• Pull the tip through the netting on the other face of the patch and softly tug it to bring the sides of the patch together.
  • Pull the tip through the mesh immediately below the spot where you inserted it the first time. Gently pull the thread through.
  • Repeat the process until the rip is completely closed.


Patching large holes

Larger tears or holes in a screen are more noticeable. The following materials can be used to repair the damage.

  • Screen patch kit or piece of rolled screen mesh
  • Scissors


  • Make the kit’s screen patch 1-inch bigger than the hole.
  • Use your fingertips to bend down the netting ends of the layer at a 90° angle so that they perpendicularly emerge out from the rear of the patch.
  • Line the cover over the hole and press the curved ends directly through the mesh around the hole on the screen—the bent tips of the patch.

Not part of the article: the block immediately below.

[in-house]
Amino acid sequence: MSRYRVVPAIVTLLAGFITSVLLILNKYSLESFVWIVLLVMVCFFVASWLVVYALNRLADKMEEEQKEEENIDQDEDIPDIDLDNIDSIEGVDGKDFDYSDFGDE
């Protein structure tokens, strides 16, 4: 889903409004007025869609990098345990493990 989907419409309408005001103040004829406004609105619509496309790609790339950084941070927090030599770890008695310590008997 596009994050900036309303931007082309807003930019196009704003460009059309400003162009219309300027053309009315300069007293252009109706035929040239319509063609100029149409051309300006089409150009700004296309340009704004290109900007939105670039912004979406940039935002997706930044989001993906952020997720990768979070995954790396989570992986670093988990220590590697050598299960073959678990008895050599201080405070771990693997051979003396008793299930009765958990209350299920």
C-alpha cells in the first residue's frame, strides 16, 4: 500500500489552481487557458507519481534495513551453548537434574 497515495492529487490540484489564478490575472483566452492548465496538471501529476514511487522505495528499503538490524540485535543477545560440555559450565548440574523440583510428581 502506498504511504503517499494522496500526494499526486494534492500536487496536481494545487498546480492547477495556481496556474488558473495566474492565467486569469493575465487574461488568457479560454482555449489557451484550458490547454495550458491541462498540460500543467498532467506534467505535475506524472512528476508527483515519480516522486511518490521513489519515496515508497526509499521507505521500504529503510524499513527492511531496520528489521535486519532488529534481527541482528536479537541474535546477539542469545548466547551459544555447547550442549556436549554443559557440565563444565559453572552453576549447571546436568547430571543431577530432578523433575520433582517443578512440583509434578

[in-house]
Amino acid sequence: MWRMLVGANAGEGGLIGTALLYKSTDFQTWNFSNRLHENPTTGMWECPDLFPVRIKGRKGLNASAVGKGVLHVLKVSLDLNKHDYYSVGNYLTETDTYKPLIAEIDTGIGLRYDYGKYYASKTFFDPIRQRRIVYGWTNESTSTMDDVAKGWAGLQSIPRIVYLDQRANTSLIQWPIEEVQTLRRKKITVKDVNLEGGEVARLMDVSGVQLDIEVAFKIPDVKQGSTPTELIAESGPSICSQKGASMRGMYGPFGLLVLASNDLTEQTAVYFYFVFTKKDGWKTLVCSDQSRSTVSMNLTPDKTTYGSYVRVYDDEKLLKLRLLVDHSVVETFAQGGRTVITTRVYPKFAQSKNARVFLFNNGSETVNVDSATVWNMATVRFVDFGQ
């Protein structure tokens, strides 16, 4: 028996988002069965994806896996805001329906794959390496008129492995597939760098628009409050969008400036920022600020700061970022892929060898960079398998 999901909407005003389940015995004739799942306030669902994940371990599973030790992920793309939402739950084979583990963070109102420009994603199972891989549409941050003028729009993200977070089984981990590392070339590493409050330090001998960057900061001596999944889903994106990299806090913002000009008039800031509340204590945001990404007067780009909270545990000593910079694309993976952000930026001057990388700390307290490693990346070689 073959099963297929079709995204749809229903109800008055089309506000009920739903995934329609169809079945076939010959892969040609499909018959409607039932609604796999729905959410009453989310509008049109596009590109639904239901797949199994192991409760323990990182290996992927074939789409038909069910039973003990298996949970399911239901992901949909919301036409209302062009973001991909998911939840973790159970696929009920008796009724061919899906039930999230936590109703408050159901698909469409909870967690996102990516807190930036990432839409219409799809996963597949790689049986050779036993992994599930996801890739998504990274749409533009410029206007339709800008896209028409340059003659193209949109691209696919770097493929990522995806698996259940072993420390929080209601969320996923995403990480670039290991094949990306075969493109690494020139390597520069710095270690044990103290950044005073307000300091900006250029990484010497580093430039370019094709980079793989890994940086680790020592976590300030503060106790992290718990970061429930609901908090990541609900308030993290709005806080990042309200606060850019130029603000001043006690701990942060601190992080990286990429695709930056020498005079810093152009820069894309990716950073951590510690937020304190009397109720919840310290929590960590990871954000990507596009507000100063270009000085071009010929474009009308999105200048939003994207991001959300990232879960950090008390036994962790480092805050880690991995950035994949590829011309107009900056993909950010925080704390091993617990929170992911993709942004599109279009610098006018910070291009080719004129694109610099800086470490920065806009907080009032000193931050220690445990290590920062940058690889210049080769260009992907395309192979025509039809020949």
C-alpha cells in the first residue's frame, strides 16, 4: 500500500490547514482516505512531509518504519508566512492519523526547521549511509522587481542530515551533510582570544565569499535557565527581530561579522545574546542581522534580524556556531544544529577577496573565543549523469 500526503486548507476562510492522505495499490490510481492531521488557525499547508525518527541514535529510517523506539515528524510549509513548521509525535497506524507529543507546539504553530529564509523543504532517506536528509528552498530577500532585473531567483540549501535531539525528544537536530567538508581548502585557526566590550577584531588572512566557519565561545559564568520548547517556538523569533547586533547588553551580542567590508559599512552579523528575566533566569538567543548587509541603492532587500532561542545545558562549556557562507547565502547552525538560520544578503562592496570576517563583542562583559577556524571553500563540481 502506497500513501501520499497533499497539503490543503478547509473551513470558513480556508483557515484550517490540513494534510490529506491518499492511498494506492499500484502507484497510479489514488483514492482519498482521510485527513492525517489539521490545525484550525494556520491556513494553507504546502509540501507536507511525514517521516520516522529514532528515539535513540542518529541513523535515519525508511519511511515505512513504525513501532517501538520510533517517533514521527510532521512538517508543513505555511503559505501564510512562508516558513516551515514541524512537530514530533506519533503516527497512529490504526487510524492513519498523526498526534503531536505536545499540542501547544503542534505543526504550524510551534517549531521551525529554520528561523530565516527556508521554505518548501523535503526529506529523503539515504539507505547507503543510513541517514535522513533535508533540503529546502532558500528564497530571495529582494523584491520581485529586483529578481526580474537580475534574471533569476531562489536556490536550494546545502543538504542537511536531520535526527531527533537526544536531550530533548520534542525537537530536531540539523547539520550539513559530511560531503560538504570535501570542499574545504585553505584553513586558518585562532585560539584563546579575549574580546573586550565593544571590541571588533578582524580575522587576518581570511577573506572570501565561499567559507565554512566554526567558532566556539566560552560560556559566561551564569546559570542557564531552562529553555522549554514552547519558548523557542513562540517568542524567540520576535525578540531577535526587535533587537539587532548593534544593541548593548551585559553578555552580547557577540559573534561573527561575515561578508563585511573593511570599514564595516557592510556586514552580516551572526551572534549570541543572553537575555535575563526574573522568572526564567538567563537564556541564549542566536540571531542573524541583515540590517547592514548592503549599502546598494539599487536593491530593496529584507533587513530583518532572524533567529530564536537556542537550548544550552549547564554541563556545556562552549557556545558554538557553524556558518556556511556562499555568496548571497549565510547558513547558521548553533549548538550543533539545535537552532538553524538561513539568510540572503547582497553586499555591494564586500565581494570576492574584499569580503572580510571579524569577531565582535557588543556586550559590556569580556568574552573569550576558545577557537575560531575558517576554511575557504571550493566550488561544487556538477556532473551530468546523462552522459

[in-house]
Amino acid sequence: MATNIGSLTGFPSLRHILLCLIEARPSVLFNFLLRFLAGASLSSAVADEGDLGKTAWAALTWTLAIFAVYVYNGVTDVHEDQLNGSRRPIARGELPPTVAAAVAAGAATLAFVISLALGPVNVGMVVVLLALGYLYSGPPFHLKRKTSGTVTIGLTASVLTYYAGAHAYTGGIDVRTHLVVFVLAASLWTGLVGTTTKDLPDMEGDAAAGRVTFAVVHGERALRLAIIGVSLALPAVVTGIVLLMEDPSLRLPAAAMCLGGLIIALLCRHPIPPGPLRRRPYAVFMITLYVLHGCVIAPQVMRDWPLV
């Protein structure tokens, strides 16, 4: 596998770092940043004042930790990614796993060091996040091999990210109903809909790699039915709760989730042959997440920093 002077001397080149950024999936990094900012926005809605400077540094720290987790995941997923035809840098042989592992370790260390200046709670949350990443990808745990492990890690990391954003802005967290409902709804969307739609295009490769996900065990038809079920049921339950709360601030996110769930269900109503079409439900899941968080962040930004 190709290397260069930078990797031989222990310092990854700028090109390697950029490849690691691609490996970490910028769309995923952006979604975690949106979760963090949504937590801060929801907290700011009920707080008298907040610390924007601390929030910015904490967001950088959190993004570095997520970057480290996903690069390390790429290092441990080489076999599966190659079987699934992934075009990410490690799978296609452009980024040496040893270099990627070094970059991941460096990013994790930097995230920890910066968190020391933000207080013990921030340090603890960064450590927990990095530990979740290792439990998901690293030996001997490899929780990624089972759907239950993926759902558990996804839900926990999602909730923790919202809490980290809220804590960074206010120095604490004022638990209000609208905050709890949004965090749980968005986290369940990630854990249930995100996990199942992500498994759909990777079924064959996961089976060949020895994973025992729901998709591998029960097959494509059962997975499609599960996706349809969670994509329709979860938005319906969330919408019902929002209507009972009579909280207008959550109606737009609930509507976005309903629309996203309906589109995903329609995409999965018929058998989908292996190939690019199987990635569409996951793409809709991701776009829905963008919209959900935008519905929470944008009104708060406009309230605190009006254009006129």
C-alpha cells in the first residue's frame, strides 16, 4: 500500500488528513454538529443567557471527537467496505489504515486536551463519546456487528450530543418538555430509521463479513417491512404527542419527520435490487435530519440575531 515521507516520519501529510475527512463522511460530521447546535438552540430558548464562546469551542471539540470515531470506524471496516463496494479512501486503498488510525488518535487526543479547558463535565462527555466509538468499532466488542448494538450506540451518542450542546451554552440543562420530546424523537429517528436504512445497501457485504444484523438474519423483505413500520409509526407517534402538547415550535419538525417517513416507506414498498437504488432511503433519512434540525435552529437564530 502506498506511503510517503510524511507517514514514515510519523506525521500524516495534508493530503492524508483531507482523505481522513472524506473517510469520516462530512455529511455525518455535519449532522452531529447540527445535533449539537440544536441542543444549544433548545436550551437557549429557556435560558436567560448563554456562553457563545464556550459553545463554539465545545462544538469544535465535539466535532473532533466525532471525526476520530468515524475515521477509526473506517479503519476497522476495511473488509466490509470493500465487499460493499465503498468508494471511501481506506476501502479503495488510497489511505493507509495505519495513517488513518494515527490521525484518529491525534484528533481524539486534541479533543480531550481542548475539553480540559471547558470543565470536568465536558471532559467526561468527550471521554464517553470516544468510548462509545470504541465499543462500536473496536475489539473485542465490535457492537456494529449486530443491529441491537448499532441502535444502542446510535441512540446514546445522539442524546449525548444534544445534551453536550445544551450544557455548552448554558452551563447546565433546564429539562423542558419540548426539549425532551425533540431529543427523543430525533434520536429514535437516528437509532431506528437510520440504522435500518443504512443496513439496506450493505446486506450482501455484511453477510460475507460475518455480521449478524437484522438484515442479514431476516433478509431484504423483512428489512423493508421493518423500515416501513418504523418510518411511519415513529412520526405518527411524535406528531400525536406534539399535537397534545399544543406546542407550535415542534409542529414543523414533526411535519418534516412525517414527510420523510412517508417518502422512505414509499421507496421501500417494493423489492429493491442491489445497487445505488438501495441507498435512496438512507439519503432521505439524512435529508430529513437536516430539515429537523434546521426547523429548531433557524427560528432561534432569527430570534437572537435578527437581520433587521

• To reposition the patch, bend the ends of the mesh, so they are flat against the screen.


Repairing your window screen

It’s straightforward to repair window screens that have been pierced or ripped as much as the framework is intact. Here’s how to restore your screen window by using the following materials

  • Brick
  • Screen
  • Spline
  • Wood stop block
  • 4-in-1 screwdriver
  • Awl
  • Cordless drill
  • Scissors
  • Screen roller
  • Utility knife


  • Remove the old spline by prying it out in an awl or a screwdriver with a narrow tip.
  • It should be thrown away because the spline becomes hard and brittle over time and should not be reused.
  • Place wooden boards along with the interior of the frame’s two longest sides and screw them to the worktop to keep them from moving.
  • When you install fresh windows screen repair material, the blocks restrict the screen frame from bowing inward.
  • Cover the screen frame with the new screen material. It should have a 3/4-in to 1-in. overlap on the frame.